Work-related illnesses have reached alarming levels in modern societies, which is why companies are increasingly considering unconventional ways of promoting health at work. It is now possible, for example, to equip employees or the workplace with new types of aids such as intelligent clothing, watches or tools to identify potential health risks such as chronic overwork or unhealthy posture. These solutions, known collectively as the "Internet of Things", not only offer benefits to employees, but also pose risks, as very personal data is collected to make these services work. The project is dedicated to identifying technical, legal, and ethical risks in order to develop recommendations to provide a normative framework for the safe and ehtical use of the Internet of Things in the workplace.
Today's applications of the Internet of Things often collect a disproportionate amount of data or operate in a legal grey zone because many issues have not yet been sufficiently elaborated: Where should the data be stored? Who has access? Which data is actually necessary for health promotion in the workplace? What may the employer or service provider do with the data? Such an unclear starting point promotes fears and leads to advantageous applications not being used.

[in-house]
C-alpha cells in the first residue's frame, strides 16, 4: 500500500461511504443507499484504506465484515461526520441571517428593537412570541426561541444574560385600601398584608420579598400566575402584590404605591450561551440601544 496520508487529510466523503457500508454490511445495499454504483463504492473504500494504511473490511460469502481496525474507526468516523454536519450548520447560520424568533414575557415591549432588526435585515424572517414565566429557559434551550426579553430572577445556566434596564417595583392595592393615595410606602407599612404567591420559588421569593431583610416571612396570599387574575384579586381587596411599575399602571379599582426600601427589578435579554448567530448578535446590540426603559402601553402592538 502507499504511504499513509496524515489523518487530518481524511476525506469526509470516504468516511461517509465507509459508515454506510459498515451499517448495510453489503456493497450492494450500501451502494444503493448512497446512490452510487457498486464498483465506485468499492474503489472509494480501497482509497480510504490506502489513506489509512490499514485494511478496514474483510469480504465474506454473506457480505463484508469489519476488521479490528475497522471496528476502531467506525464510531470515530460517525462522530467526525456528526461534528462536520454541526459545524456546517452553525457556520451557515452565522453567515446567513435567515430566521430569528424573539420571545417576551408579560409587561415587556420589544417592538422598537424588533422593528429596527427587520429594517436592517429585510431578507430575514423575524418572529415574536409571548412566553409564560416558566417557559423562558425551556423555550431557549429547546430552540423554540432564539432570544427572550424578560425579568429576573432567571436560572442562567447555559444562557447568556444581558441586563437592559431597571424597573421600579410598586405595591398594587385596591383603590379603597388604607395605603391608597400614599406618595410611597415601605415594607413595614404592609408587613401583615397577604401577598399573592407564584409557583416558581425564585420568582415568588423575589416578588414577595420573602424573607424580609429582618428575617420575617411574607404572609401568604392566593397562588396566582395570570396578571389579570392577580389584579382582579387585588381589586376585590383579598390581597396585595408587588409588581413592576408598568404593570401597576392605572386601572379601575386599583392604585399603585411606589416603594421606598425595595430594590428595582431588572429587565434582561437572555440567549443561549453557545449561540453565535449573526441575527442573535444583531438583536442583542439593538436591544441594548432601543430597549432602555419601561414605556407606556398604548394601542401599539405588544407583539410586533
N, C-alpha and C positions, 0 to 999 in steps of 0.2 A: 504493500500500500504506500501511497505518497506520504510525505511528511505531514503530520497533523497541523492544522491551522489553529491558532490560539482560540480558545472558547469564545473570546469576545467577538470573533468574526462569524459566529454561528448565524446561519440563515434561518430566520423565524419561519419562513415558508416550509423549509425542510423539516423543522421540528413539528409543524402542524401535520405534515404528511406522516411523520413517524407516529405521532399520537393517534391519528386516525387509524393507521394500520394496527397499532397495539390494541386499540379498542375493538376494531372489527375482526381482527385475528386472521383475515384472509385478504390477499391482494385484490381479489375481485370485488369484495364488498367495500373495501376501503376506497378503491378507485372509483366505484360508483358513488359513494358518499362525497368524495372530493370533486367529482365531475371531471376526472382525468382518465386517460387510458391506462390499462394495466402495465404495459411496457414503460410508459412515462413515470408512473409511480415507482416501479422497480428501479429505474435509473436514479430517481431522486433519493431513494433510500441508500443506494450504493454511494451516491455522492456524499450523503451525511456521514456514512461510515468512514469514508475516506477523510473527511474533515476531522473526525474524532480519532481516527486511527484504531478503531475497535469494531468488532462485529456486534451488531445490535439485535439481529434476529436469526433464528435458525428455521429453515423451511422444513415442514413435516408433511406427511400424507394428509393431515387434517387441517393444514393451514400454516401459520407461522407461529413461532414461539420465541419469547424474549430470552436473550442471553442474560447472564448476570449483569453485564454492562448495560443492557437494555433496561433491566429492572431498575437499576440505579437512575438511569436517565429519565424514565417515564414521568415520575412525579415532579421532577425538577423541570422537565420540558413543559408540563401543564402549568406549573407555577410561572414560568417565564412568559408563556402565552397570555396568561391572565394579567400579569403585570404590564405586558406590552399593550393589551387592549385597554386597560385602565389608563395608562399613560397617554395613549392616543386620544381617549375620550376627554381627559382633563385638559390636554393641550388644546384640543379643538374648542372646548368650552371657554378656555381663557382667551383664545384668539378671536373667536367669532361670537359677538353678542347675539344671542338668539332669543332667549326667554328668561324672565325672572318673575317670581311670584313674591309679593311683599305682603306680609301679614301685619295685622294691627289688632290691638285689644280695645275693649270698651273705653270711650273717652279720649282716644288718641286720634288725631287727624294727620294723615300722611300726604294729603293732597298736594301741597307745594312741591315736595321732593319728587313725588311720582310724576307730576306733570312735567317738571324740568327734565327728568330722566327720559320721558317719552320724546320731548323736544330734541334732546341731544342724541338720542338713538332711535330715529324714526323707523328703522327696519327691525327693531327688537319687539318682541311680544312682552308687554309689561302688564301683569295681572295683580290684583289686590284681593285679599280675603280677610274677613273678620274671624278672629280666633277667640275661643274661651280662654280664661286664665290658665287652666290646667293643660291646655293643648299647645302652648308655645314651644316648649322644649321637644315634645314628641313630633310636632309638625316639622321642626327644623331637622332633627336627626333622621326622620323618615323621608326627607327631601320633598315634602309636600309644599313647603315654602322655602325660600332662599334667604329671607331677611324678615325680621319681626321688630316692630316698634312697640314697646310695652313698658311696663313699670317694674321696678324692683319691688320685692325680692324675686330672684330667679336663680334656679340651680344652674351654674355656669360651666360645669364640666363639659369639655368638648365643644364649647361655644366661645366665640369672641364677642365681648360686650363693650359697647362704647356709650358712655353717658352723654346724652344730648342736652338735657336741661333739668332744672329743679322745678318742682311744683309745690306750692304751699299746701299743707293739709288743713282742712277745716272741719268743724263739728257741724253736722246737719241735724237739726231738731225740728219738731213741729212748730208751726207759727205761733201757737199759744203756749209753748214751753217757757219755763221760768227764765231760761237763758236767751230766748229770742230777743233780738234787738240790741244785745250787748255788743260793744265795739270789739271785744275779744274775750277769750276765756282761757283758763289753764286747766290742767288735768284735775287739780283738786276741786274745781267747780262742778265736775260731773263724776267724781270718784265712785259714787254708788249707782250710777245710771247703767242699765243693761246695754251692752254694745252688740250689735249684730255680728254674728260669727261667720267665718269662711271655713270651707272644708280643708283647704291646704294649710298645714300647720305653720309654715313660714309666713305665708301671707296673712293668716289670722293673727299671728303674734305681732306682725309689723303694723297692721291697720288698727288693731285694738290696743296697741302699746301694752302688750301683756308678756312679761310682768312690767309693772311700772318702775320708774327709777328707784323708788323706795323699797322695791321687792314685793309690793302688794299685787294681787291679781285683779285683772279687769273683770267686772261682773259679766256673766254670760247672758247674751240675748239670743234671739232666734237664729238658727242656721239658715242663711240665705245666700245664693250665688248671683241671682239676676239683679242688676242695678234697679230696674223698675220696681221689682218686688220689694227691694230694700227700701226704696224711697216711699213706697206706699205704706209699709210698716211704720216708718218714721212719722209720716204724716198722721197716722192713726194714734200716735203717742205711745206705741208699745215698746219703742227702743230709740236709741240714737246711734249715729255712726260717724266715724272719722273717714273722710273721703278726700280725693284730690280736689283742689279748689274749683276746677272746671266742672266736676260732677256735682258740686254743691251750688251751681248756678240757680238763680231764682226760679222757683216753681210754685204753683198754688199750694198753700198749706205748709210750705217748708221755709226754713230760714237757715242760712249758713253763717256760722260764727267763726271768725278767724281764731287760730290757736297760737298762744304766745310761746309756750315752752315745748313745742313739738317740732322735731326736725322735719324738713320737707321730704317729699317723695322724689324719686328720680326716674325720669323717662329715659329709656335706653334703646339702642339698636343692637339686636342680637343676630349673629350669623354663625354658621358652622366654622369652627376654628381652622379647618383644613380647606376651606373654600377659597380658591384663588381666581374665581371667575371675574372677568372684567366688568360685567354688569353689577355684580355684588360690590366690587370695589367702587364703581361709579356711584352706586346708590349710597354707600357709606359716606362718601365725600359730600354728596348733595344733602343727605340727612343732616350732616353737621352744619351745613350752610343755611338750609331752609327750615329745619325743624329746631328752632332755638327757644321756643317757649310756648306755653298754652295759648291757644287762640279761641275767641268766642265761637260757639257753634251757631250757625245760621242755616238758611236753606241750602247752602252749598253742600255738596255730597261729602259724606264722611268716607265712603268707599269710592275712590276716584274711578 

The goal of the project is to investigate the technical, legal and ethical challenges and limitations of using the Internet of Things in occupational health programs. Among other things, we will analyze how applications of the Internet of Things affect the autonomy, identity, and privacy of employees. Based on this analysis, design recommendations will be derived that help to avoid the identified risks.
The recommendations developed in the project are intended not only to sensitize employers and employees to the opportunities and risks of the Internet of Things, but also to provide practical suggestions to reduce exaggerated fears and ethical dilemmas and to ensure the safe use of intelligent applications in the context of digital health promotion in the workplace.